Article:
Protect the environment for future generations with a green MBA

Graduate Degrees

Protect the environment for future generations with a green MBA

Many aspiring business professionals mistakenly believe that, in order to succeed in the corporate world, they must apply their skills to the pursuit of profits. While this is true in fields such as investment banking, many organizations in the nonprofit sector are also in need of skilled business graduates. Men and women of faith who want to combine their business acumen with a desire to protect the environment can do so by enrolling in a sustainable Master of Business Administration (MBA) degree program at Christian colleges and universities.

An emphasis on sustainability
Many companies realize the importance of implementing environmentally sustainable business practices. Adopting these principles is not just vital to protecting the Earth’s precious natural resources, but can also become an integral part of an organization’s brand and corporate mission statement.

Small businesses and large corporations alike are working toward a greener future, and graduates of sustainable MBA degree programs have never been in greater demand. According to Newsweek, American companies such as technology giants IBM, Hewlett-Packard and Sprint Nextel are leading the way in terms of their commitment to environmental responsibility, while global businesses such as banking conglomerate Santander Brasil are also making substantial progress in their mission to become greener companies.

Making a difference
Traditional MBA degree programs focus on areas such as economic theory, management strategy, marketing and business law. Sustainable MBAs, on the other hand, teach these concepts within the context of how they can be applied to organizations working in environmental sustainability, social advocacy and legislative reform.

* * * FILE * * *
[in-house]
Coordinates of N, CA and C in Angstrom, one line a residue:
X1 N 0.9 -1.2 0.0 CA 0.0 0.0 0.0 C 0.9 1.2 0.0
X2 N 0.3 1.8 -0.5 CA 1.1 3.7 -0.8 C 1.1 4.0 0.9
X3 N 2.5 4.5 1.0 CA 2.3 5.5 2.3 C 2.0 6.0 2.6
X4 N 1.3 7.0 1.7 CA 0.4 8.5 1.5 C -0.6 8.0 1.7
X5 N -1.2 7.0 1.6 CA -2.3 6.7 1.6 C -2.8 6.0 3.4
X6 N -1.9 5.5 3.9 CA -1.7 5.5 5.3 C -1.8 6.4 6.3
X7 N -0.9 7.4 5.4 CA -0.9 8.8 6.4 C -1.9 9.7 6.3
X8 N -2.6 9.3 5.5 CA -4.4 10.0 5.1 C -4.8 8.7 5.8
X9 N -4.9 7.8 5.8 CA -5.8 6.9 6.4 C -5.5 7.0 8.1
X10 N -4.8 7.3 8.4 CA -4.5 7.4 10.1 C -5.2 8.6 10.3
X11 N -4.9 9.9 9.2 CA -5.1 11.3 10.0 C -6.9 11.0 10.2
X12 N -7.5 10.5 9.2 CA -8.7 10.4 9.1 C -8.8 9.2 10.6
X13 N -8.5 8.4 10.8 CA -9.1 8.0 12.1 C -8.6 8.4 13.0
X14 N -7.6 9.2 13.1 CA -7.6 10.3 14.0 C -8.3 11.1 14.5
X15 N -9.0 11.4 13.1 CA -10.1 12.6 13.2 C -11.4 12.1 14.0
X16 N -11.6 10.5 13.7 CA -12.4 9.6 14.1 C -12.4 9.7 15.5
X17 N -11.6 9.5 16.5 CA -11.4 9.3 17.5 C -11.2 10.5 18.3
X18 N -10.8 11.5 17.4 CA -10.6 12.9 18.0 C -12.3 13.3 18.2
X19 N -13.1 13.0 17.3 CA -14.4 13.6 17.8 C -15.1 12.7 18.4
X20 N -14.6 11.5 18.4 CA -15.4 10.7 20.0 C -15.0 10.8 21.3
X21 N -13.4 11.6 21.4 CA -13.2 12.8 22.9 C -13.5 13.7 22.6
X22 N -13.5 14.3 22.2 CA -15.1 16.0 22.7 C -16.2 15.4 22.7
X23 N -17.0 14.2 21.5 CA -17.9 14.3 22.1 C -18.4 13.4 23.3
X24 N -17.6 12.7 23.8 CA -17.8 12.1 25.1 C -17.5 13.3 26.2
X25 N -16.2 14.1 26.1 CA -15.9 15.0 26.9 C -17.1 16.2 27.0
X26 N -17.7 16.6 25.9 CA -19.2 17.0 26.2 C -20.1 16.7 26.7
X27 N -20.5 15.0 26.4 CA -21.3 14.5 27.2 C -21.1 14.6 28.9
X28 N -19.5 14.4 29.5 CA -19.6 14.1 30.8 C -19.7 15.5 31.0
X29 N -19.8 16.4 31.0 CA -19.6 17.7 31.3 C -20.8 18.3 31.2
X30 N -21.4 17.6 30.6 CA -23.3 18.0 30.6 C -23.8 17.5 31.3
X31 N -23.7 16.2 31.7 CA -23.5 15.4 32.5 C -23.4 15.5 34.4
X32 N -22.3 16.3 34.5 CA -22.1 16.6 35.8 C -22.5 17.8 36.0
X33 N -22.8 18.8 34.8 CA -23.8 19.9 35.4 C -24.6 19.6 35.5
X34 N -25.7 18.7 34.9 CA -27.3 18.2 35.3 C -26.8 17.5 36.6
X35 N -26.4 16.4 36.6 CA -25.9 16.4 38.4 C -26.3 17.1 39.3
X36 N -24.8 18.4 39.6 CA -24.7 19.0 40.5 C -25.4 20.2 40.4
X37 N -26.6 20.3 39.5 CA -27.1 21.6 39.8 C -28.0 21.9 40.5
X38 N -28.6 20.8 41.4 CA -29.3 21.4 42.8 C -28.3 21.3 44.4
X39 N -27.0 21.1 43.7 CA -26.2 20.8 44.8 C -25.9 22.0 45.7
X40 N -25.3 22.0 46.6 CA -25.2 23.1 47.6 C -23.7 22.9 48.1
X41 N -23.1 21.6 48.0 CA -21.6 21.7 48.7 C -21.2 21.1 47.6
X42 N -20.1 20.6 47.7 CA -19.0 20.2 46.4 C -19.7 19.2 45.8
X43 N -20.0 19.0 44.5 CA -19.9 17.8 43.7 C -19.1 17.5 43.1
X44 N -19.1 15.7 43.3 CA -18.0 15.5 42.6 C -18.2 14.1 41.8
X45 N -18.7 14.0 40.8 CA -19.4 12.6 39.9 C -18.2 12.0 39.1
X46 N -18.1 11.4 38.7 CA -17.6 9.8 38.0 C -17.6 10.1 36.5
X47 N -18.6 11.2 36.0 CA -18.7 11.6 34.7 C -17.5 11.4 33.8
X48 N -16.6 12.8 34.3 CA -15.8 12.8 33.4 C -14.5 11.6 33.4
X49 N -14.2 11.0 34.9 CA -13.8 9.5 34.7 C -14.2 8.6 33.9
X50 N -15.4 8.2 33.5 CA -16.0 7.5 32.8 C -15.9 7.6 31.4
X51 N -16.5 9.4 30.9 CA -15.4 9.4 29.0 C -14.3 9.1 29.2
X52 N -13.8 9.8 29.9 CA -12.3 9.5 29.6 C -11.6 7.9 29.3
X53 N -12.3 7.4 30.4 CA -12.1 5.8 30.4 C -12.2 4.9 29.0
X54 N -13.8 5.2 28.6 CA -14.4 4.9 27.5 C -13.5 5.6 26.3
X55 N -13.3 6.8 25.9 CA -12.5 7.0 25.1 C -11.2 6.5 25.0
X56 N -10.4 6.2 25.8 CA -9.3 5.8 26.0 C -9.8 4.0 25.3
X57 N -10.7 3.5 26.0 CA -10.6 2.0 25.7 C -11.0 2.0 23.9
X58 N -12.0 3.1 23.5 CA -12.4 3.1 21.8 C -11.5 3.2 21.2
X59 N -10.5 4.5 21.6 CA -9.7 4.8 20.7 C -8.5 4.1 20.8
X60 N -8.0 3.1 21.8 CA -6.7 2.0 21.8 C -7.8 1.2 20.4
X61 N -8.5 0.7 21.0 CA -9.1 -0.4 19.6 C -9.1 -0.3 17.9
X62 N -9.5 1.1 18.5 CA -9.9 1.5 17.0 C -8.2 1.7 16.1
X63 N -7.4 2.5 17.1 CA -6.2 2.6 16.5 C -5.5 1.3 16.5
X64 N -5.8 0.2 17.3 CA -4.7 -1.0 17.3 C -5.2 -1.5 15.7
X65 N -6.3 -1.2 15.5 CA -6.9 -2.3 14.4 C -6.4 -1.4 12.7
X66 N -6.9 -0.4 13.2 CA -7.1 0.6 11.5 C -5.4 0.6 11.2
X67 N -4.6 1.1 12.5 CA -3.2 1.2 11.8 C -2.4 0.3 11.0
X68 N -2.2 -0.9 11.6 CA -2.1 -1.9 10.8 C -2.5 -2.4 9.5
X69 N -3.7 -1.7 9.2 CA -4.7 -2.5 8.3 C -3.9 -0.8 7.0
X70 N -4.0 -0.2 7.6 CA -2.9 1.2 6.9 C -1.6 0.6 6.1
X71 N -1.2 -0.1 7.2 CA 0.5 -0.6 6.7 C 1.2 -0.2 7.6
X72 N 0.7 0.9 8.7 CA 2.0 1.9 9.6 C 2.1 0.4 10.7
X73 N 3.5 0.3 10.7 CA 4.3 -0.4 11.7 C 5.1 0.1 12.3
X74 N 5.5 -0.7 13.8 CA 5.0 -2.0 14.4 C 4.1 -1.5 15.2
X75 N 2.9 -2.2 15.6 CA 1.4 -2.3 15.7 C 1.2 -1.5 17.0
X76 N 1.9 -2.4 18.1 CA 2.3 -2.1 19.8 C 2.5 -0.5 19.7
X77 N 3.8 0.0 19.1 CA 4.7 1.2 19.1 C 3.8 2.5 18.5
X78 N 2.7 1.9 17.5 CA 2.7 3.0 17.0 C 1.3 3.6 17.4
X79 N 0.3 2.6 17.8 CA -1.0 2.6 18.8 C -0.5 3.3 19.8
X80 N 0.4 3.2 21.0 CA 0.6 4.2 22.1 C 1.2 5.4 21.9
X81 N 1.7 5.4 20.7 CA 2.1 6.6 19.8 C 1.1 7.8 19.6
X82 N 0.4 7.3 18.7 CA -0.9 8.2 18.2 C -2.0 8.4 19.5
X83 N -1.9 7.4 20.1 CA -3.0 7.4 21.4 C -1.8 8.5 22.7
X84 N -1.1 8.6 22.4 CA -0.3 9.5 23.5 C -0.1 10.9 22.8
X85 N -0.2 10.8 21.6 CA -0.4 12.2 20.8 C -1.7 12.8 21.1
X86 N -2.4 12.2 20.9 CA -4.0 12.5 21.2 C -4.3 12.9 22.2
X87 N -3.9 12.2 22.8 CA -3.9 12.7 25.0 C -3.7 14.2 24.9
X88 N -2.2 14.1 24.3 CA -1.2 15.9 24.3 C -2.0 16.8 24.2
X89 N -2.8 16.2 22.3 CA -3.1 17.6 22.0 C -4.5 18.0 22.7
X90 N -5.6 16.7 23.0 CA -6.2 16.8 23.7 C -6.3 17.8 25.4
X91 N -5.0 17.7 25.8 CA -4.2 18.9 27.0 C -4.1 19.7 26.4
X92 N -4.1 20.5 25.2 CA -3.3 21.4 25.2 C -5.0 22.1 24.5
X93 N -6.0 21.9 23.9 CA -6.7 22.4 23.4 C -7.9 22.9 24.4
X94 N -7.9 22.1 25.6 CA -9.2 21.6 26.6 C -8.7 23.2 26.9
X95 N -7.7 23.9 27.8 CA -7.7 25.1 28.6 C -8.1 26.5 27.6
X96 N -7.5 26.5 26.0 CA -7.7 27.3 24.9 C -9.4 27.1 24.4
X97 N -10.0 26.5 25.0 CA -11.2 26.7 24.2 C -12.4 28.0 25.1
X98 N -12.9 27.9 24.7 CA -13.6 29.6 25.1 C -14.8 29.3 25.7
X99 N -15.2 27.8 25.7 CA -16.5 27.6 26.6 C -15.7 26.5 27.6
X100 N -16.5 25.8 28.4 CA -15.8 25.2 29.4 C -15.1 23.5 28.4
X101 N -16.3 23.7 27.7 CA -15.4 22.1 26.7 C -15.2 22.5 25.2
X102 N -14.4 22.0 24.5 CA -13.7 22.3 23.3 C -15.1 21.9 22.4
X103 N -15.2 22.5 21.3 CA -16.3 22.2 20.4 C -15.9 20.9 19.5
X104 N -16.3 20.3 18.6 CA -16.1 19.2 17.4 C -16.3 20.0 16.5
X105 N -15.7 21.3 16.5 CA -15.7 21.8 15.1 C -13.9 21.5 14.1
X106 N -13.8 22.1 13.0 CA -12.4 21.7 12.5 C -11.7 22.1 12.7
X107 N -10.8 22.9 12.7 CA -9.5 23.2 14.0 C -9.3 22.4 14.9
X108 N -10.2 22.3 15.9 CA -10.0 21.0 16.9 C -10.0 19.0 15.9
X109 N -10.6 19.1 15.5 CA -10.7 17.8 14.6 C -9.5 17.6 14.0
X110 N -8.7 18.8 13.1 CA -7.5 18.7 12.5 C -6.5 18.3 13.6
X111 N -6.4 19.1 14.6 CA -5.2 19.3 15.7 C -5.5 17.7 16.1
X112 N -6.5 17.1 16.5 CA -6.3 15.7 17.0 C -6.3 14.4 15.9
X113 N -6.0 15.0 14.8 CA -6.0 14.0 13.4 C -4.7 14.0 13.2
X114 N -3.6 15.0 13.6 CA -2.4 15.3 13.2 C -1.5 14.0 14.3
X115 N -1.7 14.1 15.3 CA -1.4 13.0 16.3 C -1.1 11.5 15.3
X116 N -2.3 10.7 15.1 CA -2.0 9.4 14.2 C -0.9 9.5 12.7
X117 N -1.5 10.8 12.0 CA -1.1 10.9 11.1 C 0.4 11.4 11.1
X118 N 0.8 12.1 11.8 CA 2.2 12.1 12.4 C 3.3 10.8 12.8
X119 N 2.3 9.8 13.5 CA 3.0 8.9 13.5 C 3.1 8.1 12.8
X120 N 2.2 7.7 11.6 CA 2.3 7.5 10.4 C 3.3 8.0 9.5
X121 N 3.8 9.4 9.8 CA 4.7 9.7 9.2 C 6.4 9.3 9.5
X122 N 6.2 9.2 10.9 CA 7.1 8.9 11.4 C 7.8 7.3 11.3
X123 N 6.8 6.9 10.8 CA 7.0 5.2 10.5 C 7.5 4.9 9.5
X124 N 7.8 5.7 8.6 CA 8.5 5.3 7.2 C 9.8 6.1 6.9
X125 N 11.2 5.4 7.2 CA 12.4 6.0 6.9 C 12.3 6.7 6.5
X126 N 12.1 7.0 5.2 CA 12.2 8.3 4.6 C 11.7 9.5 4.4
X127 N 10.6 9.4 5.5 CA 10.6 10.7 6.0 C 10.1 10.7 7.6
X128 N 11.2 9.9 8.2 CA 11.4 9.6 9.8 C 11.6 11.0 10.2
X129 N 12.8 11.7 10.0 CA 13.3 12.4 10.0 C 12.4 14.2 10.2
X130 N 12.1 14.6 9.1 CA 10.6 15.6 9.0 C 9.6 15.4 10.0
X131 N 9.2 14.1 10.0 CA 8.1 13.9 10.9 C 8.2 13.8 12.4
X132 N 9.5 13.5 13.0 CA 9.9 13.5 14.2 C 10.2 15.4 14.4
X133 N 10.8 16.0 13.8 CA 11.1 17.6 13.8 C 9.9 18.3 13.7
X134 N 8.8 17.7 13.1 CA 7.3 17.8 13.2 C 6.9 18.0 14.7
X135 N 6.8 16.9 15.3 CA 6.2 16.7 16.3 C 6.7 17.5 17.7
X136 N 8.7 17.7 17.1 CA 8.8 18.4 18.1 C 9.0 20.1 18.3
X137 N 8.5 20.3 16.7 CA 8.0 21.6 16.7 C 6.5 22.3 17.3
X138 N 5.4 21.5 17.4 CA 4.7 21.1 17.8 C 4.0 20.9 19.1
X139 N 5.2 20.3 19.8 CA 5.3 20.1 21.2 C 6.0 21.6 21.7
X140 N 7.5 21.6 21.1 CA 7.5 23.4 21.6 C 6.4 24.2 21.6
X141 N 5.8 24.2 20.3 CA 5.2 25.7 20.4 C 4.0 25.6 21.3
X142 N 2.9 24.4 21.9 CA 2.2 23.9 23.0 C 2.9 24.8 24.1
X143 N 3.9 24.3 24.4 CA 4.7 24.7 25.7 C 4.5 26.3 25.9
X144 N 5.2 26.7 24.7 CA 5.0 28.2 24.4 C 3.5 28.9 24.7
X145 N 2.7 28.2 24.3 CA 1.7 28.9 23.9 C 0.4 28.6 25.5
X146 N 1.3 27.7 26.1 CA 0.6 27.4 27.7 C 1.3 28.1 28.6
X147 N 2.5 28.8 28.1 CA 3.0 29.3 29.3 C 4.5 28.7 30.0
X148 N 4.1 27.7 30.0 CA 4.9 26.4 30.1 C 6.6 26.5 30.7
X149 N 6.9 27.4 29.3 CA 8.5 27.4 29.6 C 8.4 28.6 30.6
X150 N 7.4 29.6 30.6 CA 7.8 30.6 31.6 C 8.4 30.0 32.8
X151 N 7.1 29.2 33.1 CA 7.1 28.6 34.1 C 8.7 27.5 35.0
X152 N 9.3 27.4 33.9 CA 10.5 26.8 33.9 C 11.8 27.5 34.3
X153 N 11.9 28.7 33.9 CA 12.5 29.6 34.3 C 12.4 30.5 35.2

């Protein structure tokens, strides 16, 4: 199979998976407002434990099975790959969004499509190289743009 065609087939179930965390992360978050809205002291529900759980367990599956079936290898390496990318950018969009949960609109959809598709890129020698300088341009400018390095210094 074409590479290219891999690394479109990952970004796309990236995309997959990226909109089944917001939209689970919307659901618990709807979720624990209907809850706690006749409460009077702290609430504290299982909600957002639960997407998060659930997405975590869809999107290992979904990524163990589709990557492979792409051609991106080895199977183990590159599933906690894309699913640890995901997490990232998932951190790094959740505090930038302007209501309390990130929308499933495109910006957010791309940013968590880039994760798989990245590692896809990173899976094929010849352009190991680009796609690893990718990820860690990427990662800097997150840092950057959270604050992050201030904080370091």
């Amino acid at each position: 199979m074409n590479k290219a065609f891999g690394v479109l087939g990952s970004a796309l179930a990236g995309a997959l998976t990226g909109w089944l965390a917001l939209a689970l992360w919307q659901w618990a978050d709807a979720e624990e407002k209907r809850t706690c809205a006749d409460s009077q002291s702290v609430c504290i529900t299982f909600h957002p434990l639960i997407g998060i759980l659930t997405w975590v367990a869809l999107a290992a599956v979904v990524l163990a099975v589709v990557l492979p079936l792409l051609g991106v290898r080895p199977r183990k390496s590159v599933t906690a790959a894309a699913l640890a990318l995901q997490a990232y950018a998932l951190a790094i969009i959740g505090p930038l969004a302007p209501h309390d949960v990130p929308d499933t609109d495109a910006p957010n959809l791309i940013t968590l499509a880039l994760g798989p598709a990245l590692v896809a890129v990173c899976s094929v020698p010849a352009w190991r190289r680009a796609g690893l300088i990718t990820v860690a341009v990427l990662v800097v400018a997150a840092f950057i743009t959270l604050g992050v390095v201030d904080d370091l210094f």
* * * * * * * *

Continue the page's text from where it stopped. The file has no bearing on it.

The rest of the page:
While men and women of faith planning to enroll in sustainable MBA programs at Christian colleges and universities may feel strongly about saving the planet or championing the rights of working people, they should expect to delve deeply into complex economic theories in order to understand the underlying principles of how businesses can affect change.

Interest in these programs has increased substantially in recent years, and ambitious business students who want to maximize their employment prospects may want to consider careers in fields such as renewable energy. Not only can earning a sustainable MBA improve graduates’ job prospects, it can also open doors to fields they may not have previously considered.

“Jobs might be drying up on Wall Street, but not in the clean technology sector,” Catherine Wolfram, associate professor of business administration at the University of California Berkeley’s Haas School of Business, told Bloomberg Businessweek.

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